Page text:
ACCEPTABLE LEAD LEVELS
Lead above 10 parts per billion is normally found in water which has been standing for some time in the plumbing system of homes with lead water service connections. Once the lines in a home and the service line have been flushed by opening a tap, the level of lead decreases significantly.
For the homes with lead water service connections, flushing for two to five minutes will lower the lead levels in drinking water but levels might remain above the maximum acceptable guideline limits of 10 parts per billion, especially during warmer months of the year.
COPPER SERVICE LINES
From preliminary testing in Portage la Prairie, lead solder in copper water pipes does not appear to result in significant levels of lead in tap water. Flushing the system for a short period of about 30 seconds (4 to10 liters) after extended periods of non-use will reduce lead concentrations to very low levels, well within the Canadian Drinking Water Guidelines. If your home was constructed after 1989, it should not contain lead based solder. Lead in drinking water is not unique to Portage la Prairie. Many cities in North America and Manitoba, including Winnipeg, also experience lead in their drinking water.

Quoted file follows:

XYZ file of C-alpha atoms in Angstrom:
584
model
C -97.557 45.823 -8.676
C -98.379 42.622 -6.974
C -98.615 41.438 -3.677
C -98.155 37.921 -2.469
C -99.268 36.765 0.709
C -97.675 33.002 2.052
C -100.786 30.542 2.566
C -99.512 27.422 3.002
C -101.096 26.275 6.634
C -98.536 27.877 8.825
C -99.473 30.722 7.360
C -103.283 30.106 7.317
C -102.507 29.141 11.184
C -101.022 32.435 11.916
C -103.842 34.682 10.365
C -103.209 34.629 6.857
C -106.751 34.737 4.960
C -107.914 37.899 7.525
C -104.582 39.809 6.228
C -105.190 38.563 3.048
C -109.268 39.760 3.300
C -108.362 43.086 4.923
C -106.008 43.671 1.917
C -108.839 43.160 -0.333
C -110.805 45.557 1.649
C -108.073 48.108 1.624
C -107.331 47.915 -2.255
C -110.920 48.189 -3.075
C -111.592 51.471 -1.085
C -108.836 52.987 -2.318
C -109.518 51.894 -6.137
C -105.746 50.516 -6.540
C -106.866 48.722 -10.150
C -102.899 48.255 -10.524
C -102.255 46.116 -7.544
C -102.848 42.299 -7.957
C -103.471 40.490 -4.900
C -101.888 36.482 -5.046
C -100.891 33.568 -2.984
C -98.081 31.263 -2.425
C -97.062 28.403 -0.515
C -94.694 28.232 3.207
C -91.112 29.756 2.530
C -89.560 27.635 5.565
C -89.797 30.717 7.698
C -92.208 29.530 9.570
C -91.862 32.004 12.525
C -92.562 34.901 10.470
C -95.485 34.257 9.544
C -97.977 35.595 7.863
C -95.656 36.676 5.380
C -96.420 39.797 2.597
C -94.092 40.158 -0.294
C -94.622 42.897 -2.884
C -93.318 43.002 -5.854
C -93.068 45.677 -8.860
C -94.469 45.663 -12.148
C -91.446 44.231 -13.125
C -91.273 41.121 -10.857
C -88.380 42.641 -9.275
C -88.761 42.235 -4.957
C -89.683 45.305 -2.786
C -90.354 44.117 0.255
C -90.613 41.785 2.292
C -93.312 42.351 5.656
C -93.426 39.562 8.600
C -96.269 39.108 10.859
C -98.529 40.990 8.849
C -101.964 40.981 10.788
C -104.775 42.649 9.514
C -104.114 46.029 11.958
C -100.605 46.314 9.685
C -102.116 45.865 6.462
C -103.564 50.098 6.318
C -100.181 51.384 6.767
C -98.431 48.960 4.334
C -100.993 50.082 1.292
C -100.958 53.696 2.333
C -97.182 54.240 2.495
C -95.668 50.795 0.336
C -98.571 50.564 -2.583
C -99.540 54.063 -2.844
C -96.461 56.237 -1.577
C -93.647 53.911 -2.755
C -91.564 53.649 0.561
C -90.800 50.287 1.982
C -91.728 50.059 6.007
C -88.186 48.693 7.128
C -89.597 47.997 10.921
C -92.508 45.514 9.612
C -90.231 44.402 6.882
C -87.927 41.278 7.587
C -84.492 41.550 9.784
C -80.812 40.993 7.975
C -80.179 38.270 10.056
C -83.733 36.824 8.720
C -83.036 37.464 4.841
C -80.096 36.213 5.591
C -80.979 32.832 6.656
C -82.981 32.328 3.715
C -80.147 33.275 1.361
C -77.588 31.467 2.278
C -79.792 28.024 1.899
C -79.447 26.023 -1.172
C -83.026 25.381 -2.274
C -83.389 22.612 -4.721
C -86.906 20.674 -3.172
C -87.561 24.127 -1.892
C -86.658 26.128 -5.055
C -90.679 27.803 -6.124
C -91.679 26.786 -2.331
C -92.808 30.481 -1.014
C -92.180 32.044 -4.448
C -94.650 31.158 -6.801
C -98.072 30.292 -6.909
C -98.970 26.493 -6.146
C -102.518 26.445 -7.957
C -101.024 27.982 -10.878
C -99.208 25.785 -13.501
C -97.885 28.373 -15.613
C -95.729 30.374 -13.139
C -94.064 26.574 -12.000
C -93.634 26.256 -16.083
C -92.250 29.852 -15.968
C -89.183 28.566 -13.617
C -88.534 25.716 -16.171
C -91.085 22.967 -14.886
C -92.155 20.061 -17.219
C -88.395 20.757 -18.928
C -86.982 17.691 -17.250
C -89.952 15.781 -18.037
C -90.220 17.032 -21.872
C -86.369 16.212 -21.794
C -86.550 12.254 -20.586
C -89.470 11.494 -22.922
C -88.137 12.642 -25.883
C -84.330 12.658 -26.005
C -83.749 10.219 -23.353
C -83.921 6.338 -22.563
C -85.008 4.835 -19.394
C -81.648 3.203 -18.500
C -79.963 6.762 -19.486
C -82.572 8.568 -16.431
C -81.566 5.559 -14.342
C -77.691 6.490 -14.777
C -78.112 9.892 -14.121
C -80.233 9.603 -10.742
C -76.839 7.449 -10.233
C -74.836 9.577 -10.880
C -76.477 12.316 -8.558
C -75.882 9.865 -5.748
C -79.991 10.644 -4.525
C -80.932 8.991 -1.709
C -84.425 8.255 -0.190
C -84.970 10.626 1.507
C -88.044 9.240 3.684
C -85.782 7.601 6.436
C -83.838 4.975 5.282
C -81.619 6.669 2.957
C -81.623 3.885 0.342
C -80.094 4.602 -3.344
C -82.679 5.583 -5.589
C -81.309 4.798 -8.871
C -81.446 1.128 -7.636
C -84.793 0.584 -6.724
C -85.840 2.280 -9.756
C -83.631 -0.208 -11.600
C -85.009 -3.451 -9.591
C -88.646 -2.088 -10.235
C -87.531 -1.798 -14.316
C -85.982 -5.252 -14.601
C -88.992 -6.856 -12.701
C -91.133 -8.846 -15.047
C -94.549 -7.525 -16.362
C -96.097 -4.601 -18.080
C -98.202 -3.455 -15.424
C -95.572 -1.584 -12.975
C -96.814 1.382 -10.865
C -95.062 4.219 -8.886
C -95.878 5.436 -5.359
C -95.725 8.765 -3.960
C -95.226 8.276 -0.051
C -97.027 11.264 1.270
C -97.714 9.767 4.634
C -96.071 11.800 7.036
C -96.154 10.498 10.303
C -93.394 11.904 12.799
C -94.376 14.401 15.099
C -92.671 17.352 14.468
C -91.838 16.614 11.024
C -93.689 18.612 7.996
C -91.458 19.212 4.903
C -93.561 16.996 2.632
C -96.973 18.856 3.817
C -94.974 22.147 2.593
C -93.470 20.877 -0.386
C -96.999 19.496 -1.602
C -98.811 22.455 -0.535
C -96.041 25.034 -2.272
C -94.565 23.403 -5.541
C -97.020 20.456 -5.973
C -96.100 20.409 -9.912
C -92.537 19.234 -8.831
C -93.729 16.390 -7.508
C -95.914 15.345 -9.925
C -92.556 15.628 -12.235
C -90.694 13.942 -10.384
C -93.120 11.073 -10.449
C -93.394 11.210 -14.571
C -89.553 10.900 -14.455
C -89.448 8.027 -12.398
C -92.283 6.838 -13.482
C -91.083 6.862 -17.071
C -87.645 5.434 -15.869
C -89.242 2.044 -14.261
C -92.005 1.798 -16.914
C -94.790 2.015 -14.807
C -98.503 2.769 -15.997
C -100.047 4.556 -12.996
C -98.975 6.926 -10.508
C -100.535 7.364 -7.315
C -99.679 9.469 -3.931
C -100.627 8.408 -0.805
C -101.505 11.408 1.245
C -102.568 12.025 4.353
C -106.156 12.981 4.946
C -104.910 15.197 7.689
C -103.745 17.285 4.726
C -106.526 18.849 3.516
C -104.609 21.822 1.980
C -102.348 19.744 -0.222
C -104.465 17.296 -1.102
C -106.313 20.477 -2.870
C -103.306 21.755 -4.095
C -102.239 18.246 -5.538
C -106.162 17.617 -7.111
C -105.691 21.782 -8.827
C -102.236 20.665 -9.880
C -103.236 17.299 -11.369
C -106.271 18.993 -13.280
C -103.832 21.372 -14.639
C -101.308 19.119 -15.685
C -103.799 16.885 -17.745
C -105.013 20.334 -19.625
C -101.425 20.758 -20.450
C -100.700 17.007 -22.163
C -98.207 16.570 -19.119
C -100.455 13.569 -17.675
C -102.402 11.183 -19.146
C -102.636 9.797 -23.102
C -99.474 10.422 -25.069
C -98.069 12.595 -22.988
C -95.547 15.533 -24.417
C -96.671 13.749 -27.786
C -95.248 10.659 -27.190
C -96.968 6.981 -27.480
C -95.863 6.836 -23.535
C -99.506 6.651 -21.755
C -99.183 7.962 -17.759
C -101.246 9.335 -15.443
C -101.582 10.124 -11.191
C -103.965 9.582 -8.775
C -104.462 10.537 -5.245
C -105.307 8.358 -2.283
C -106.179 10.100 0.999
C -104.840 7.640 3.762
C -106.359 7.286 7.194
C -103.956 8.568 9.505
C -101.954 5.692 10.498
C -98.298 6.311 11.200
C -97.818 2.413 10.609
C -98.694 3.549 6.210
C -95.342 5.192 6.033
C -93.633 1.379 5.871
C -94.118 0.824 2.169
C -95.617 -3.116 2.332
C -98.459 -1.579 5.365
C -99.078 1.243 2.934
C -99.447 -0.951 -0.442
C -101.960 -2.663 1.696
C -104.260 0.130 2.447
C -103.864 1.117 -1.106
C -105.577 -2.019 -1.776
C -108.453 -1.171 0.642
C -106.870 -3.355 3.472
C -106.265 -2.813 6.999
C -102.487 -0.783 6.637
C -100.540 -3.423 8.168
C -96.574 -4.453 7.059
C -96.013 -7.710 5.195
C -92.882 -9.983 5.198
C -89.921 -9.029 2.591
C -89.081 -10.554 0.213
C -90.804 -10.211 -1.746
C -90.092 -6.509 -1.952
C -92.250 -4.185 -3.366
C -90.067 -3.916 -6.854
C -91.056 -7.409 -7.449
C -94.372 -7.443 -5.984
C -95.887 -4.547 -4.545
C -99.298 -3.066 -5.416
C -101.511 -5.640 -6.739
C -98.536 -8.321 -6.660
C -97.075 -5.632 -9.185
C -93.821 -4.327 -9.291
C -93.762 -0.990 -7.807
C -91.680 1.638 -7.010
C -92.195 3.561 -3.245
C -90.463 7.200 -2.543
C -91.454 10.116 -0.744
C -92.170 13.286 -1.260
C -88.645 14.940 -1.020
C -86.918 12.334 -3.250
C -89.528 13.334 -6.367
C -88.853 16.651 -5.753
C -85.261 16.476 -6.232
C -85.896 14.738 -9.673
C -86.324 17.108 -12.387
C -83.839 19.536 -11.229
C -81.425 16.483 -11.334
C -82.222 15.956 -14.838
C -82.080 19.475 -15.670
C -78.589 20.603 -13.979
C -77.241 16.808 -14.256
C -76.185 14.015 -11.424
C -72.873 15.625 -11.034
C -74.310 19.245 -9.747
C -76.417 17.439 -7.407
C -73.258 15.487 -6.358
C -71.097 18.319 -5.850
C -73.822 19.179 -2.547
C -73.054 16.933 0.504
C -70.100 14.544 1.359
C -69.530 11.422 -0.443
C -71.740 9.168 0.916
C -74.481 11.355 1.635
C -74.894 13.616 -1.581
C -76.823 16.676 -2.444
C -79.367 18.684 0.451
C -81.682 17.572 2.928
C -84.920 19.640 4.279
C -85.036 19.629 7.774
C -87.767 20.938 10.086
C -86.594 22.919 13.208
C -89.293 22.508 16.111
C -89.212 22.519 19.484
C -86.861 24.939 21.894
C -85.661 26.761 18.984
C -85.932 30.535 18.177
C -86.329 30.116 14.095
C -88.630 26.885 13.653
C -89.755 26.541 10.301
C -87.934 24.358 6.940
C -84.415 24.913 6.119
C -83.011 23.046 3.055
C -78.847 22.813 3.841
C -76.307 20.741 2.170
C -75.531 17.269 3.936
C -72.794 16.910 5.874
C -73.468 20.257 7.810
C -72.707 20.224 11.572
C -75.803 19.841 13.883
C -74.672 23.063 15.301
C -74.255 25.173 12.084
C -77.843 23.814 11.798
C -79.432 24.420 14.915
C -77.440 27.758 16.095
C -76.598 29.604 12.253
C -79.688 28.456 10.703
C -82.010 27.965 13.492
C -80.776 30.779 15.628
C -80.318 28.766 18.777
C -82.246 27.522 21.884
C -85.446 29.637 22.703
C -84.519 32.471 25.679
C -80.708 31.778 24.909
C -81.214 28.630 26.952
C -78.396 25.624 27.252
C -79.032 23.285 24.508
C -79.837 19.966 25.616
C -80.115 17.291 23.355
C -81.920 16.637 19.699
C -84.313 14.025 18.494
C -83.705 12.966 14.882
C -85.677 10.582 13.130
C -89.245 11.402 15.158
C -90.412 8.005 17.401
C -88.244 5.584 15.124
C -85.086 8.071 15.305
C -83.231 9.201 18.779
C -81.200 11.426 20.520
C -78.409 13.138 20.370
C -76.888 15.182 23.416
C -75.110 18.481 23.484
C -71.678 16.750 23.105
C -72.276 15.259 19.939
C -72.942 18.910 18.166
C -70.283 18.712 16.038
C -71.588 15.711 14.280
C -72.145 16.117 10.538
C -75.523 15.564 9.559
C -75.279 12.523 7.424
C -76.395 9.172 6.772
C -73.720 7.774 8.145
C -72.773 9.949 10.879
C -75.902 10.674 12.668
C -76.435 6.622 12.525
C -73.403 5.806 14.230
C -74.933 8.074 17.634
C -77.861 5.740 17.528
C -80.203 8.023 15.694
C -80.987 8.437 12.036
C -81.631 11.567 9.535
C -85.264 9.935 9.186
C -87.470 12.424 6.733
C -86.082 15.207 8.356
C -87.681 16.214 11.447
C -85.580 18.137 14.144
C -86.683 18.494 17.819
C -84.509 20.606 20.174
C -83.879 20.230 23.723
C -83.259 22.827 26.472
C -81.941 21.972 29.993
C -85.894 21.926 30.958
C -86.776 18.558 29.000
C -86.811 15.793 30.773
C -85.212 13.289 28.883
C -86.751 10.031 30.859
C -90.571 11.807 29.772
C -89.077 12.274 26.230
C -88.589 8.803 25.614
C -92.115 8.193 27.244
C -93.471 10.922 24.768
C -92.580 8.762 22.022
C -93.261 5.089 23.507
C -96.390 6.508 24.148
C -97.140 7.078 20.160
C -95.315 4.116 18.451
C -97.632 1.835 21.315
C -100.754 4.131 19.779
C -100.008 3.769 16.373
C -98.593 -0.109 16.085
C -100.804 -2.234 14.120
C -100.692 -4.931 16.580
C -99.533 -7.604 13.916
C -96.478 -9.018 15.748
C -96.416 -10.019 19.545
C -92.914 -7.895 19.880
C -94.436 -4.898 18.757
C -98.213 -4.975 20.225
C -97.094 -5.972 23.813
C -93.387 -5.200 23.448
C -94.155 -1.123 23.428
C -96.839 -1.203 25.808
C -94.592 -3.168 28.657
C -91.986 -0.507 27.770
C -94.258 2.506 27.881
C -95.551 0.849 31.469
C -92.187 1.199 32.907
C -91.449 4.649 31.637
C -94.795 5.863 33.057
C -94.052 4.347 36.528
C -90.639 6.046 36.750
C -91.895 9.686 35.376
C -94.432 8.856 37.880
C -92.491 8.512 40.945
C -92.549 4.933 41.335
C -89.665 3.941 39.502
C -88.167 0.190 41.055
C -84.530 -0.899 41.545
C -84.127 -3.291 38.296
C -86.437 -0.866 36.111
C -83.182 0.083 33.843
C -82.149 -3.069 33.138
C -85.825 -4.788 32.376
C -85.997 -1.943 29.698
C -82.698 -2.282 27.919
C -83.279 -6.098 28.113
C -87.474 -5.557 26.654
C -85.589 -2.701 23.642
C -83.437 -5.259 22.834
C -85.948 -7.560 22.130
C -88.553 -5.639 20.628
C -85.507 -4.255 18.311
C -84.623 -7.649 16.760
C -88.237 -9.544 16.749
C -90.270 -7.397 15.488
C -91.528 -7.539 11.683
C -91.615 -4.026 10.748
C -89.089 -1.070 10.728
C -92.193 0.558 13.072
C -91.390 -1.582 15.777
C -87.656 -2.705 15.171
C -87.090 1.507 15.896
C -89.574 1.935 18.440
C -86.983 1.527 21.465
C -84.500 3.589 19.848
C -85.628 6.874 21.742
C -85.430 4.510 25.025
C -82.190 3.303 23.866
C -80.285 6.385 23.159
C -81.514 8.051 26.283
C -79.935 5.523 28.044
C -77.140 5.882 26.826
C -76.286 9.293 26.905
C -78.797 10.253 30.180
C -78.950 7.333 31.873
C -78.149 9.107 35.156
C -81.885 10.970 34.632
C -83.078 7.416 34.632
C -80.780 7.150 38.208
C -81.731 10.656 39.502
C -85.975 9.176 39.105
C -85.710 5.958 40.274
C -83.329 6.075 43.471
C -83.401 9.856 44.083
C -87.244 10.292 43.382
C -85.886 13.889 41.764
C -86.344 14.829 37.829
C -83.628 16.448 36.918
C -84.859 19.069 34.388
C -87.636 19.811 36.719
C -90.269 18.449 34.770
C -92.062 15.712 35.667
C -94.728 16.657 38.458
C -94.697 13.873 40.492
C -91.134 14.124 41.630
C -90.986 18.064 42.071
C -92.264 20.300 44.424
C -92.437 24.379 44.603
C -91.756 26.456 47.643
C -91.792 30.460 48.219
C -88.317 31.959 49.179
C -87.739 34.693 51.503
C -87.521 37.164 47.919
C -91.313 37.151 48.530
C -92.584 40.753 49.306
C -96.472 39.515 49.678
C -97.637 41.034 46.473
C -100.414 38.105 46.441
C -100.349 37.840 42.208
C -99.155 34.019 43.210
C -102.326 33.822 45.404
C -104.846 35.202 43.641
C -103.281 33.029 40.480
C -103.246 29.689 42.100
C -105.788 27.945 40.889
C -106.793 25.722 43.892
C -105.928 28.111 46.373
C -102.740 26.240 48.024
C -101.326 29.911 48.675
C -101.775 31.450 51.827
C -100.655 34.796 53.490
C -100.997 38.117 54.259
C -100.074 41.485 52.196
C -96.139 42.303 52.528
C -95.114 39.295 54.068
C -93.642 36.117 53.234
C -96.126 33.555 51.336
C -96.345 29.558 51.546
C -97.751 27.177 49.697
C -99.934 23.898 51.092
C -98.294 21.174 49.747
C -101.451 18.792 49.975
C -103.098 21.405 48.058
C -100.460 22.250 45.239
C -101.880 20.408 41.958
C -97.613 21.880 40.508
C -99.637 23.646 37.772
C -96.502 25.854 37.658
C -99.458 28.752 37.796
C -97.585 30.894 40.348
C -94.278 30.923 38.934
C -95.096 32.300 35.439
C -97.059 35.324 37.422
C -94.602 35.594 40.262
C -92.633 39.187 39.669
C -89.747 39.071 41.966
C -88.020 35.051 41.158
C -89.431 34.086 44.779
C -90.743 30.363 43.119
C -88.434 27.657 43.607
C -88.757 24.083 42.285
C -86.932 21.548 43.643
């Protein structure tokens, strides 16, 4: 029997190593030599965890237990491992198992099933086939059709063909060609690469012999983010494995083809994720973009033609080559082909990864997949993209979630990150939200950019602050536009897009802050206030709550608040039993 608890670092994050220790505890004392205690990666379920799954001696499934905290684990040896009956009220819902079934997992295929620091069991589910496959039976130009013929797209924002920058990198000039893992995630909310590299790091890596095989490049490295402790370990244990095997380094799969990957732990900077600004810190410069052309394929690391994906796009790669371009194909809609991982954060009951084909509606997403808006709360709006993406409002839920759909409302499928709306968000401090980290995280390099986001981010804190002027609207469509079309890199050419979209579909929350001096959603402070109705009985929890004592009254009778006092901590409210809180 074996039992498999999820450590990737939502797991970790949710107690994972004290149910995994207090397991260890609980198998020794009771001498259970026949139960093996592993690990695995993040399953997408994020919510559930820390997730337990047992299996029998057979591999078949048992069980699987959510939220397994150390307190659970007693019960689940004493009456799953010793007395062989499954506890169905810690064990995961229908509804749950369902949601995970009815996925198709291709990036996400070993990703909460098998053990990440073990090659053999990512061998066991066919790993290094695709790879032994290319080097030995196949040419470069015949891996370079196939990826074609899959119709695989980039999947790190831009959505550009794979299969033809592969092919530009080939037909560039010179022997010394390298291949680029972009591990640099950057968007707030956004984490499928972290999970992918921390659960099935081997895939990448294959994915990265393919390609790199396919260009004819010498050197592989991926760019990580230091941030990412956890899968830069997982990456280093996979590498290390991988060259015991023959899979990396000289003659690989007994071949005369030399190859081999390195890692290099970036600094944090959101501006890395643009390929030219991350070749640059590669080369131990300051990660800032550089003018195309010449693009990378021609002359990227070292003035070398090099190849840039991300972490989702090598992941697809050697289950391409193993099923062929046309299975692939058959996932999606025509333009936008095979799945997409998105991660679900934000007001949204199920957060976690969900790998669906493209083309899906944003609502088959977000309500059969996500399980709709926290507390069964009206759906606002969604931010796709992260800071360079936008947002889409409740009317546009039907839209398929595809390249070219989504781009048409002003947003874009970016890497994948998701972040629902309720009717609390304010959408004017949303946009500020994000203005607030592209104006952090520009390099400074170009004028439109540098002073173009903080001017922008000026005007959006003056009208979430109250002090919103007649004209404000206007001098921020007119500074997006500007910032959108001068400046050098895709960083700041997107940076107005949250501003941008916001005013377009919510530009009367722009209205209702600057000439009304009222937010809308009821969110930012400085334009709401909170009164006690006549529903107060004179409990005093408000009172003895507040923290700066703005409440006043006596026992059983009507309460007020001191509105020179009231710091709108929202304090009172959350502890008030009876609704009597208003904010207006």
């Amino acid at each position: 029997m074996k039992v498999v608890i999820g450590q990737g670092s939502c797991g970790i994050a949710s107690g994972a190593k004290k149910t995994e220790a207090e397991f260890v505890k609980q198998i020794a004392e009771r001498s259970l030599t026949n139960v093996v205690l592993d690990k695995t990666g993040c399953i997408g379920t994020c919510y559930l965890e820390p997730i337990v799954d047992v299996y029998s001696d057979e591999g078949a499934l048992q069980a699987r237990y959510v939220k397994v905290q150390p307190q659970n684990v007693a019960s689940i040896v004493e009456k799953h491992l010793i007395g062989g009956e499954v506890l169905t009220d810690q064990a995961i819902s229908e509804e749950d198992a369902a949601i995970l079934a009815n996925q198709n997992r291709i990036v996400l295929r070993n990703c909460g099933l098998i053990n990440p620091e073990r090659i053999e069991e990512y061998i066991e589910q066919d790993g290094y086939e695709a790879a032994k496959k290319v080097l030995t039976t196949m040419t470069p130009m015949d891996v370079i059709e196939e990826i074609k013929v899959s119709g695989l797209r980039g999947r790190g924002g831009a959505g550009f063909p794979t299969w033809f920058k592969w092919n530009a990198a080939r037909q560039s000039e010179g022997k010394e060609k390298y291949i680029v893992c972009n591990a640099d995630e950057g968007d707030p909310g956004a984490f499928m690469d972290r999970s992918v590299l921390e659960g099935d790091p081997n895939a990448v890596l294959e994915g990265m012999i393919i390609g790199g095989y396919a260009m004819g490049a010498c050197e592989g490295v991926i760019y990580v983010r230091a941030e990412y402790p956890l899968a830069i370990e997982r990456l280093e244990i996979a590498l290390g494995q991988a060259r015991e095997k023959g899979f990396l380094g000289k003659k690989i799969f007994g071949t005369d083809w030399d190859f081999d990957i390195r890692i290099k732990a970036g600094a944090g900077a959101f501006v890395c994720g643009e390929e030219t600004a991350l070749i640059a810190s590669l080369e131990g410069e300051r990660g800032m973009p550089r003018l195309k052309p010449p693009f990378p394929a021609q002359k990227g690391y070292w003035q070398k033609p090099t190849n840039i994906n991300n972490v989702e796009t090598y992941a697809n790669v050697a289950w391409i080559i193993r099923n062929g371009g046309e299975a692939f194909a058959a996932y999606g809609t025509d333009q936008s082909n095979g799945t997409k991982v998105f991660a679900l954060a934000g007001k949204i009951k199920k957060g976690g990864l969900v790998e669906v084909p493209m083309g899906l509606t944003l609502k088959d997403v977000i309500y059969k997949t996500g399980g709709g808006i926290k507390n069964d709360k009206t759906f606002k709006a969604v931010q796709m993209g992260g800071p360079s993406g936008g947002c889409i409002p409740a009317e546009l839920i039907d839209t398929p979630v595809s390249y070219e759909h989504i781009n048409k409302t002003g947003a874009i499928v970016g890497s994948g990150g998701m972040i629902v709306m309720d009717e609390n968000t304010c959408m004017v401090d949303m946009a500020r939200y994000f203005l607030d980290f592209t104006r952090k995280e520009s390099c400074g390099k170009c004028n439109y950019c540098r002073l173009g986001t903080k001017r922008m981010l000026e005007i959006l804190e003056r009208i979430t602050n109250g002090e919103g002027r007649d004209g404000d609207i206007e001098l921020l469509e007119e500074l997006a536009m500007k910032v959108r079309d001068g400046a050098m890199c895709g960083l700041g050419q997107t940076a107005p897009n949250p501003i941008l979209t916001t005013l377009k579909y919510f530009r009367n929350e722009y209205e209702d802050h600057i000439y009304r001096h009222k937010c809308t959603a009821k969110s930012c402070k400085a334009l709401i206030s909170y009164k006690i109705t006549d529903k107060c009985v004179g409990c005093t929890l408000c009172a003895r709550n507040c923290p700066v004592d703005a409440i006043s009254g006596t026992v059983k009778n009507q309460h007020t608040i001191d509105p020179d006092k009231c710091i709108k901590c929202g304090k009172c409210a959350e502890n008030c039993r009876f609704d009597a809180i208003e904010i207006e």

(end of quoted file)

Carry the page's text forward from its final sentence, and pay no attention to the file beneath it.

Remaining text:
HEALTH EFFECTS
Customers need not be unduly concerned about lead in their water, since precautions can be taken to minimize the risk. Manitoba Health Officials have been advised of the test results and have reviewed the Portage la Prairie situation regarding lead in drinking water and the potential effect on health. For most homes, average lead levels found in drinking water after letting the water run will not have adverse health effects. However, for those homes with lead water service connections, there may be some concern about the health effects on small children. The City and Manitoba Health advise consumers wishing to minimize lead intake to not drink tap water that has been standing in the plumbing system for a long time.
TIPS TO REDUCE LEAD CONSUMPTION AND CONSERVE WATER

  • Avoid drinking water that has been standing in the water plumbing system for long periods of time, such as overnight or the workday.
  • “Flush” your tap water before drinking or cooking by letting it run until it is cold. A practical way of flushing the water plumbing system without wasting water is by using the toilet or taking a shower first.
  • Once the water piping has been flushed, fill a container with drinking water and keep it in the fridge. Water flushed from the water plumbing system should not be wasted – collect it and use it for washing dishes or watering plants.
  • Avoid drinking or cooking with water from the hot-water tap. If you need hot water for drinking, use water from the cold tap and heat it.
  • Do not use lead solder (commonly displayed as 60/40 or 50/50 solder) on plumbing systems for drinking water.